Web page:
Puerto Rico is in the midst of a legal battle to save its economy through the levers of bankruptcy. Ironically, the same judge who oversaw Detroit’s Chapter 9 restructuring is now advising the Puerto Rican government in that effort.
As noted by the Detroit Free Press, the essence of the island’s debt crisis is strikingly similar to the financial collapse of Detroit, which filed for bankruptcy in 2013 to escape a crushing debt load amid a severely diminished tax base. Of course, the major difference between Puerto Rico and Detroit, aside from the fact that one is a U.S. territory and the other an American city is that, as of now, Puerto Rico can’t legally file for bankruptcy — yet.
However, the groundswell of support for the island’s right to seek bankruptcy protection has increased as investors and politicians continue to struggle with Puerto Rico’s downward spiral into insolvency. The island nation has racked up more than $70 billion in bond debt and at least $50 billion in retiree promises, including pensions and health care, all as its population has declined; politicians just issued more and more debt to pay the bills.
Puerto Rico’s governor, Garcia Padilla has stated that the island’s debts are “unpayable” in full and stressed the need for Congress to change U.S. laws, allowing the commonwealth to enter into Chapter 9 bankruptcy. In an effort to help navigate the political and legal hurdles of an intractable Congress, Padilla hired the former U.S. bankruptcy judge who oversaw Detroit’s case, Steven Rhodes, to advise him on the commonwealth’s pursuit of Chapter 9 bankruptcy. Even as representatives for Puerto Rico’s creditors and the commonwealth continue to negotiate potential settlements, Rhodes has expressed his doubts as to whether anything short of bankruptcy will effectively stop the crisis.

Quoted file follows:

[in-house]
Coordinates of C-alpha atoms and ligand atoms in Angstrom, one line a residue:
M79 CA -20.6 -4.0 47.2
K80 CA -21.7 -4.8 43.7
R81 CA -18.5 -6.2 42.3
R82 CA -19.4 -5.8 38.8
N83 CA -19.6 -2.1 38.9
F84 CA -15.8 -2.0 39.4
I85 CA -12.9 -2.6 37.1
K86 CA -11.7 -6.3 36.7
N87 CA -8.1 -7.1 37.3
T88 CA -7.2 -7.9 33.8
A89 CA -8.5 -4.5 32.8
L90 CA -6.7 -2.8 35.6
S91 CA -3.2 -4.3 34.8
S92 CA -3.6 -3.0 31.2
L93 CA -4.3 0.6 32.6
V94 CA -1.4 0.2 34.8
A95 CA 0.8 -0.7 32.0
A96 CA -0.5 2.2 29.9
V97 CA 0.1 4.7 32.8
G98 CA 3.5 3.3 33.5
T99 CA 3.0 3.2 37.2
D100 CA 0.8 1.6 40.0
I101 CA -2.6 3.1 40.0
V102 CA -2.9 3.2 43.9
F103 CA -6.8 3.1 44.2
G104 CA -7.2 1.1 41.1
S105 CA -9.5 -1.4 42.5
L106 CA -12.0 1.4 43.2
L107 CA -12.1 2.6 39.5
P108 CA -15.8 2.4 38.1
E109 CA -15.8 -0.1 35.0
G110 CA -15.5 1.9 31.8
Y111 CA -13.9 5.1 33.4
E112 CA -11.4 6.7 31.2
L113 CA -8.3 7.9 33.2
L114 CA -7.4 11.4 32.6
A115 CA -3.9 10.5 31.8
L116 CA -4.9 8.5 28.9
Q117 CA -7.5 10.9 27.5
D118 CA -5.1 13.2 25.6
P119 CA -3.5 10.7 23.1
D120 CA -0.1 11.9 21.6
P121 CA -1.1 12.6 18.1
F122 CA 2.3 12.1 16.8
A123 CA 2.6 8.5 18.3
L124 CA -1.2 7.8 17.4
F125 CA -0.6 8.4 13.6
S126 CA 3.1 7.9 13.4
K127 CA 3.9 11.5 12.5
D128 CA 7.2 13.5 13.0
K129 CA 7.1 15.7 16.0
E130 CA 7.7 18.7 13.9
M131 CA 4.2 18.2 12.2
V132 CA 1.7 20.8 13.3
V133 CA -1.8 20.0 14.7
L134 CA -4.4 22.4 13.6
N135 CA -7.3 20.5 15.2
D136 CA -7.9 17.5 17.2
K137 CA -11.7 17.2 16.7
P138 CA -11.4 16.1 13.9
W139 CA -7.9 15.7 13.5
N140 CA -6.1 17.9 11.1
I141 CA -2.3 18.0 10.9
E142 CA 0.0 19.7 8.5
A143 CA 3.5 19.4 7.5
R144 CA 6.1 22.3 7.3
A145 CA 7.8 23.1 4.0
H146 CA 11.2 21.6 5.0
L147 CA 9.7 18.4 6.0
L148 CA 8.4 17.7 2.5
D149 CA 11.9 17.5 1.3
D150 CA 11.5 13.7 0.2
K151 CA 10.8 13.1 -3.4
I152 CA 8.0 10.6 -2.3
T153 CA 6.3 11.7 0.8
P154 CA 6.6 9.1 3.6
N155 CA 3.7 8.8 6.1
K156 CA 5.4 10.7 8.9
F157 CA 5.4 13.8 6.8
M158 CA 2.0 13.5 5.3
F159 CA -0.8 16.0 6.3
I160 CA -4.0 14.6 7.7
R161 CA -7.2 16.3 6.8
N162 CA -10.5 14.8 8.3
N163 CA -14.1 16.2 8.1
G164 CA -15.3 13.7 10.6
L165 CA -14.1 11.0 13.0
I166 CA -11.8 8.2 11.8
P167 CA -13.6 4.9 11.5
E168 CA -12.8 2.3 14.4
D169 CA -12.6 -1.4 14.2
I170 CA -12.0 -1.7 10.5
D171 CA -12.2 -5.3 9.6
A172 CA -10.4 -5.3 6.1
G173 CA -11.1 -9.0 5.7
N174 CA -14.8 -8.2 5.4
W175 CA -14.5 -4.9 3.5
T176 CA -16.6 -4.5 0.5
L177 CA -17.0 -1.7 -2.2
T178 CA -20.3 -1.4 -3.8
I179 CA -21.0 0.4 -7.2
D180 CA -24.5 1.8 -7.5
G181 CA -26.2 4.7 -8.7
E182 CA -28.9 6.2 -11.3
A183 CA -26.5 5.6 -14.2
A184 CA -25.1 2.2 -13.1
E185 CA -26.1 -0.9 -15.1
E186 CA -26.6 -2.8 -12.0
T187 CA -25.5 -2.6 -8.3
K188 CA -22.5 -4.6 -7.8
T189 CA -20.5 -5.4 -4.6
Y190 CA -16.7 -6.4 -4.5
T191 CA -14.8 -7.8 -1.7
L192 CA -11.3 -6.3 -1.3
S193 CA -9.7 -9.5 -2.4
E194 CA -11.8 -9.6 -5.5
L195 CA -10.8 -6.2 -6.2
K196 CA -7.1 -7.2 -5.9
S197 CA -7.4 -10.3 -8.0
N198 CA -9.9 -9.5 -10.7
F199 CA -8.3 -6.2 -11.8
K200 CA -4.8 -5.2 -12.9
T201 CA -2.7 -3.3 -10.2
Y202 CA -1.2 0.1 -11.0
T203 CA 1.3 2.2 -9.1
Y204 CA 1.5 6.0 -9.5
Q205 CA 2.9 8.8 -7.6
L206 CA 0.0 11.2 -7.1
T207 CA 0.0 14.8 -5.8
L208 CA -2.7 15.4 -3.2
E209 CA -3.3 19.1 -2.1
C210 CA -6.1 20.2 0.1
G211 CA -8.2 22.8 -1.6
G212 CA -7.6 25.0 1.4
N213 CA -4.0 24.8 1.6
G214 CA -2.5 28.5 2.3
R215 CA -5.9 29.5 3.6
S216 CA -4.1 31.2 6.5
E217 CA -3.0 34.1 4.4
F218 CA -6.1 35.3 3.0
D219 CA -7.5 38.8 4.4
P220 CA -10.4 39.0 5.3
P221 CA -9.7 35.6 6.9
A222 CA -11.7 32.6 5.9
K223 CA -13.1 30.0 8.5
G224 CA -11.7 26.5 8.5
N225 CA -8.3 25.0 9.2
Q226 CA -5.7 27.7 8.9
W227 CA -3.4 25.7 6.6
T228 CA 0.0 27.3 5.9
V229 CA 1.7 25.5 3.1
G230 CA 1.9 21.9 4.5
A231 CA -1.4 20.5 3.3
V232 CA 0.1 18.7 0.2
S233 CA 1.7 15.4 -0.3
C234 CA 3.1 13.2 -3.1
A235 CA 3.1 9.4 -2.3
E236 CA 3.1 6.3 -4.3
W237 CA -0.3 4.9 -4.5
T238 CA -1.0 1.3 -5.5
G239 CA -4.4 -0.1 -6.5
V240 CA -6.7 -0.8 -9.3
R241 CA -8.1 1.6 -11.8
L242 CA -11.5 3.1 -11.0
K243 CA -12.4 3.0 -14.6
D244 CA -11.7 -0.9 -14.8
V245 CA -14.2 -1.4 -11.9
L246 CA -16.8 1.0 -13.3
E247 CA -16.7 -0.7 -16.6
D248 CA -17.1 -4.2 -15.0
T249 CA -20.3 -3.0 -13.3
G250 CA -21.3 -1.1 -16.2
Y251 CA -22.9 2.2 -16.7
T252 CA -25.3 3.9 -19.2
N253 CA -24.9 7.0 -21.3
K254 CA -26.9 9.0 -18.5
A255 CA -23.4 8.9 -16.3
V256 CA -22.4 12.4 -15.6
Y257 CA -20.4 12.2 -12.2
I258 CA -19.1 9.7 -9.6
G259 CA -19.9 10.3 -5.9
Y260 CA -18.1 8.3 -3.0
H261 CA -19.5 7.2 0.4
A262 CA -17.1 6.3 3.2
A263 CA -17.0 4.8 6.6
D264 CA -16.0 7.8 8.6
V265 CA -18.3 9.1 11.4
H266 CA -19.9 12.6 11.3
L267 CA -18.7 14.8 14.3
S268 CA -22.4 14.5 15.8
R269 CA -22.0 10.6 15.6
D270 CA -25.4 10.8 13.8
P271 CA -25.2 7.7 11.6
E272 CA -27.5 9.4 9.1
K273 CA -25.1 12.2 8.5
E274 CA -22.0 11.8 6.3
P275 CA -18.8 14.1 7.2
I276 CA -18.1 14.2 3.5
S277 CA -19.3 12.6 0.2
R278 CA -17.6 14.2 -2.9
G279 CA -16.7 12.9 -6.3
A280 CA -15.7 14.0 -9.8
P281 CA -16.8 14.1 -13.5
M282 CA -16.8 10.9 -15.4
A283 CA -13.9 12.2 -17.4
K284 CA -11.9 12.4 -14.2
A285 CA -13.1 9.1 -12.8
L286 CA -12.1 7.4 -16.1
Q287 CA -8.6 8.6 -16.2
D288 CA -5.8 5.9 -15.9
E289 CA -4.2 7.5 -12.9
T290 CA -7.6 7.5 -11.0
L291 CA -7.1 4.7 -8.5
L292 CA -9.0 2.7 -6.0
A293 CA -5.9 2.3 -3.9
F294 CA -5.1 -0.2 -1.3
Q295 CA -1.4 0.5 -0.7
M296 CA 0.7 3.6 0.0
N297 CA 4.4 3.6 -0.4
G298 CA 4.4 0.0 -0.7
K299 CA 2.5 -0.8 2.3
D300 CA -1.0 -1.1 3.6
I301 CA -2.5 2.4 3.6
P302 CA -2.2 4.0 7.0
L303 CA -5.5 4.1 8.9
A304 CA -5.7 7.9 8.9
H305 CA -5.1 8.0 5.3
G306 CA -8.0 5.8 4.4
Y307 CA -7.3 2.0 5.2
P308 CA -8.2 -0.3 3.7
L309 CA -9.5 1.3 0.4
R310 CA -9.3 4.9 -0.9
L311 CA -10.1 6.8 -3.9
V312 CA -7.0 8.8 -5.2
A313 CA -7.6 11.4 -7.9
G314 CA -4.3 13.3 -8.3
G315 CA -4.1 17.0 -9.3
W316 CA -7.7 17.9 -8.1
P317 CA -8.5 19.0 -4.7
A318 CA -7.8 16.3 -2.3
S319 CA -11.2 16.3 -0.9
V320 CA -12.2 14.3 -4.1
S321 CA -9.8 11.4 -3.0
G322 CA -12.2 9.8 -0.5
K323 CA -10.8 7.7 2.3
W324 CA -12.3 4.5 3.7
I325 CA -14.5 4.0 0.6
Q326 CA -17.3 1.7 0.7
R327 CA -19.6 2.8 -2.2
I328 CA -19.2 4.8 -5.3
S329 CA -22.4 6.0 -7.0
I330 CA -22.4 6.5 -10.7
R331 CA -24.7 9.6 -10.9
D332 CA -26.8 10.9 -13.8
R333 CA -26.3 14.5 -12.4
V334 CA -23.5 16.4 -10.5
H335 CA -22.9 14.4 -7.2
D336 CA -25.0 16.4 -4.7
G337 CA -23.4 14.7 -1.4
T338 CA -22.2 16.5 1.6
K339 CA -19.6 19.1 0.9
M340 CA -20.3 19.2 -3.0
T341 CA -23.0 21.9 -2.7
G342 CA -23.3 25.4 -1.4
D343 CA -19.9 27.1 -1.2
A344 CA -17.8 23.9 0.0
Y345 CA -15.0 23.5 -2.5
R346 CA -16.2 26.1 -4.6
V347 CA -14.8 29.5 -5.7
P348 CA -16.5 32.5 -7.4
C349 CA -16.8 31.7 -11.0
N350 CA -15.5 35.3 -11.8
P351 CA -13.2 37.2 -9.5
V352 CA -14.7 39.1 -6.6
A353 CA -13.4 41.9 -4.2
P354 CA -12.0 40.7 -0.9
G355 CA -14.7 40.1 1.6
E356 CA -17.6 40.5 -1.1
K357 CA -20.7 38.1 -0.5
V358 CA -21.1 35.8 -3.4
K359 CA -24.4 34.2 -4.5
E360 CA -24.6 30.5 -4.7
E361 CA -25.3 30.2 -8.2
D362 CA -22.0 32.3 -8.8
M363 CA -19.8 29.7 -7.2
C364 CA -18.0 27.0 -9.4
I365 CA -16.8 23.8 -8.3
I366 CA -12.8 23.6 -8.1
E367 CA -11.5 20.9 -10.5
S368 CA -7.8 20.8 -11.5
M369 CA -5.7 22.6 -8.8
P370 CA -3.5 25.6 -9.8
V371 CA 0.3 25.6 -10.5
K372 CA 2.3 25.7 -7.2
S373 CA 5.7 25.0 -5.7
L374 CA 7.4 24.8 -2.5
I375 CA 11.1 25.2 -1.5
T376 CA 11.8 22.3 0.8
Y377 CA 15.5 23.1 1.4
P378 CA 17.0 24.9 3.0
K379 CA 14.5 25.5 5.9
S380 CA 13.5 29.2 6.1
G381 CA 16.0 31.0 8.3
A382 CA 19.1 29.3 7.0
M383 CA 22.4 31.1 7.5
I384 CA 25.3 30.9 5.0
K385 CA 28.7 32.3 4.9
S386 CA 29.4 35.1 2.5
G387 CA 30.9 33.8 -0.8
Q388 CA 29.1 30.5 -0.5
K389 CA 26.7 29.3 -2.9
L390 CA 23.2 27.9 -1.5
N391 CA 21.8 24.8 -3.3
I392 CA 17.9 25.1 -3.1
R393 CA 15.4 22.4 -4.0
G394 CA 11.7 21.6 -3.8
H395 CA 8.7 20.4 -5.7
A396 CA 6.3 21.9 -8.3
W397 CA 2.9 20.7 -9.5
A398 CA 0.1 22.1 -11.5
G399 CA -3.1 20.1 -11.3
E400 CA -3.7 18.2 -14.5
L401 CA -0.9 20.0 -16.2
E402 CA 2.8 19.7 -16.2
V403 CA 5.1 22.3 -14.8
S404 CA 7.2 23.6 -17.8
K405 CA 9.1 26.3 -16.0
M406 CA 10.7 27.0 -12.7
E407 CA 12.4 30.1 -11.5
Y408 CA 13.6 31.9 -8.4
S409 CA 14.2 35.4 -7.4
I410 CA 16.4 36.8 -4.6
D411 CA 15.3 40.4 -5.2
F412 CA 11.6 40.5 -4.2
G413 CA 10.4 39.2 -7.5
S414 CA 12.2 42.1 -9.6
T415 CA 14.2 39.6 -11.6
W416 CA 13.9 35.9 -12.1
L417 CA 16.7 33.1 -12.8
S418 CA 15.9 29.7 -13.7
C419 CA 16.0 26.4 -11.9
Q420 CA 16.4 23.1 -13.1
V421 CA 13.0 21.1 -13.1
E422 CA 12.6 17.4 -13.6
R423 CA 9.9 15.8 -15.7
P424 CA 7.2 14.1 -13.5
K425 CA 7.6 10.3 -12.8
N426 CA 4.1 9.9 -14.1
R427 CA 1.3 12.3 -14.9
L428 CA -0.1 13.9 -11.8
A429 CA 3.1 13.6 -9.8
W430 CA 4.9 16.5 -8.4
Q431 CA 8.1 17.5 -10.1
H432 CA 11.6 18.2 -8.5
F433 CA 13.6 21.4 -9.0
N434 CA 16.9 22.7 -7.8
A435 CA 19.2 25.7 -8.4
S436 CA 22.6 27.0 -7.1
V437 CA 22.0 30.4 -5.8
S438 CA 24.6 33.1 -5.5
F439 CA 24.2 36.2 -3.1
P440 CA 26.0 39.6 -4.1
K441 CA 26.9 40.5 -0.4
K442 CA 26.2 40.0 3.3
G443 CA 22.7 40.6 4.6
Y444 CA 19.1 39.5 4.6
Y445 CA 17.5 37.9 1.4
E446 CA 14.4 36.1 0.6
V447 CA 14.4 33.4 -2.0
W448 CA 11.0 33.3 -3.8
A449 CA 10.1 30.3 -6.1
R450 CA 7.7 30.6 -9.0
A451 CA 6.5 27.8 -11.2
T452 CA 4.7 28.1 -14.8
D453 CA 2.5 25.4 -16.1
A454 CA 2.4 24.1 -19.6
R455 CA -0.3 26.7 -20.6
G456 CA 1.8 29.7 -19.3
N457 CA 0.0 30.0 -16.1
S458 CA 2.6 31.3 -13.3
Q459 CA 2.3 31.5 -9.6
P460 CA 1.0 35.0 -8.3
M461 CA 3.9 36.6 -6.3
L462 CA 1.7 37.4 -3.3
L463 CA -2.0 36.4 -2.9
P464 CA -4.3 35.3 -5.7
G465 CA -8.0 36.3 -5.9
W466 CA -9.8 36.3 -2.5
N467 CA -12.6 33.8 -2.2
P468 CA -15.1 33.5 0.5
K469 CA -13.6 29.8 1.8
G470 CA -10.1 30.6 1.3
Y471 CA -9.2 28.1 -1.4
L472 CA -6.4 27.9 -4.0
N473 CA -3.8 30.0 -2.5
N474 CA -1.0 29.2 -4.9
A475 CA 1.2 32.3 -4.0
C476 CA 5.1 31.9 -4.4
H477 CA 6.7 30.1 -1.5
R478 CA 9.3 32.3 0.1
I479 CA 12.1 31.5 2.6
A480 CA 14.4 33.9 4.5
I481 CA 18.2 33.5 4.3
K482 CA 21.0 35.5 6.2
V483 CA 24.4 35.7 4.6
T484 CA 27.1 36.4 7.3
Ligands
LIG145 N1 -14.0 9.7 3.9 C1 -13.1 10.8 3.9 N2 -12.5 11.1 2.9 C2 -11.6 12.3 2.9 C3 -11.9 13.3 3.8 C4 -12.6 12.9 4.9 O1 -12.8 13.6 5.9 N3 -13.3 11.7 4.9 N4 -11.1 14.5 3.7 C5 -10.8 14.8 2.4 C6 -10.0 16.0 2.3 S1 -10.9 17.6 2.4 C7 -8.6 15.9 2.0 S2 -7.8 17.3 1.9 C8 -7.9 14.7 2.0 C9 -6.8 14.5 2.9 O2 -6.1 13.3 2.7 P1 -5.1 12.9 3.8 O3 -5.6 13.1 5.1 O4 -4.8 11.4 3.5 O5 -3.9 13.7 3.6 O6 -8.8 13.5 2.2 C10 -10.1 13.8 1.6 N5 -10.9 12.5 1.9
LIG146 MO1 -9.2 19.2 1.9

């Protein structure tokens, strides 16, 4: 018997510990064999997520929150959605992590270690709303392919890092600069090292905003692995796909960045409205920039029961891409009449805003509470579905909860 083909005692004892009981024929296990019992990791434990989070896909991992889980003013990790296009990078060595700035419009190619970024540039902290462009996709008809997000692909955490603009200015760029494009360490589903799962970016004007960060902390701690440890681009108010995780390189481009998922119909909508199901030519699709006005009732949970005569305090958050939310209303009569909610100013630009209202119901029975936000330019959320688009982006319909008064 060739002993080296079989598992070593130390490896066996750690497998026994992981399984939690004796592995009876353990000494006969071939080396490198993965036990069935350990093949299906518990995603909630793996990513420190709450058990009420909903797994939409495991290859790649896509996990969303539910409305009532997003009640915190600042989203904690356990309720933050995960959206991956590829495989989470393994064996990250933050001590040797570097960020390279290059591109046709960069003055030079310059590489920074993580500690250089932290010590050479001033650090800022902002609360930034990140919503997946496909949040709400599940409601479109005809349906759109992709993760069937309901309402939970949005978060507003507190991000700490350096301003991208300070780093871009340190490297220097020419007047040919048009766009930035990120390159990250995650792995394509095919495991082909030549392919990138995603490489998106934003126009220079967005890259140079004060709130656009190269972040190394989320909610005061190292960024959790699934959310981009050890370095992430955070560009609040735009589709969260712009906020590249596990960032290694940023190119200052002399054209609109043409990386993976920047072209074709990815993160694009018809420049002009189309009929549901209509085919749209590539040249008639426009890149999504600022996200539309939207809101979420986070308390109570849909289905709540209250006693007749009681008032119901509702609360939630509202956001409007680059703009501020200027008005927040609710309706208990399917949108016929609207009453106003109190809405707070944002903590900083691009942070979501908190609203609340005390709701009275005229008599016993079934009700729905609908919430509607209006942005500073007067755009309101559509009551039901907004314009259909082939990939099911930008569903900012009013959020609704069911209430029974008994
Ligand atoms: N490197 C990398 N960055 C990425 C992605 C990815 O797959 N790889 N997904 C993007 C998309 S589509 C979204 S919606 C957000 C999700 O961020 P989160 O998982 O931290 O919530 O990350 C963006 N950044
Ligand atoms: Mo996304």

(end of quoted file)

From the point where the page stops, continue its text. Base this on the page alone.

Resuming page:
“There are too many creditors,” Rhodes told the Free Press in an interview earlier this month. “Like Detroit, Puerto Rico can’t print money. So Puerto Rico’s insolvency is as much the creditors’ problem as it is the commonwealth’s problem.”
The commonwealth’s creditors, like those of Detroit — pre-bankruptcy — cast a wide net, including small retail investors, large mutual funds and hedge funds. At its peak, Detroit amassed more than 170,000 creditors, according to court filings. Puerto Rico faces smaller, yet as daunting numbers with one creditor, Rochester Fund Municipals, holding nearly $1.4 billion in sovereign debt, according to Thomson Reuters’ Lipper data.
News reports have noted that The White House has essentially nixed any type of financial bailout, but signaled that Congress should consider legislation granting Puerto Rico’s public entities the opportunity to file for municipal bankruptcy.
It’s been more than six months since Detroit emerged from bankruptcy protection, which shaved $7 billion of debt off its books and allowed the city government to free up badly needed cash for municipal services like police and fire protection, as well as blight demolition. The calamitous fiscal and social similarities between Detroit and Puerto Rico are pretty striking: too much debt with too little revenue to pay for debt servicing; a precipitous and sustained population loss; numerous creditors and gaping shortfalls in its pension obligations.
Because there is virtually no appetite in either Congress or The White House for a financial rescue package, bankruptcy is seemingly the only option left for the commonwealth and its 3.6 million inhabitants. Without money to pay its obligations, Puerto Rico’s residents will essentially be living on an island without power, health and safety services, and water. There seems little choice other than for Congress to act as the island’s government creeps closer to insolvency; in municipal bankruptcy law, insolvency is considered a necessary precursor to filing for Chapter 9.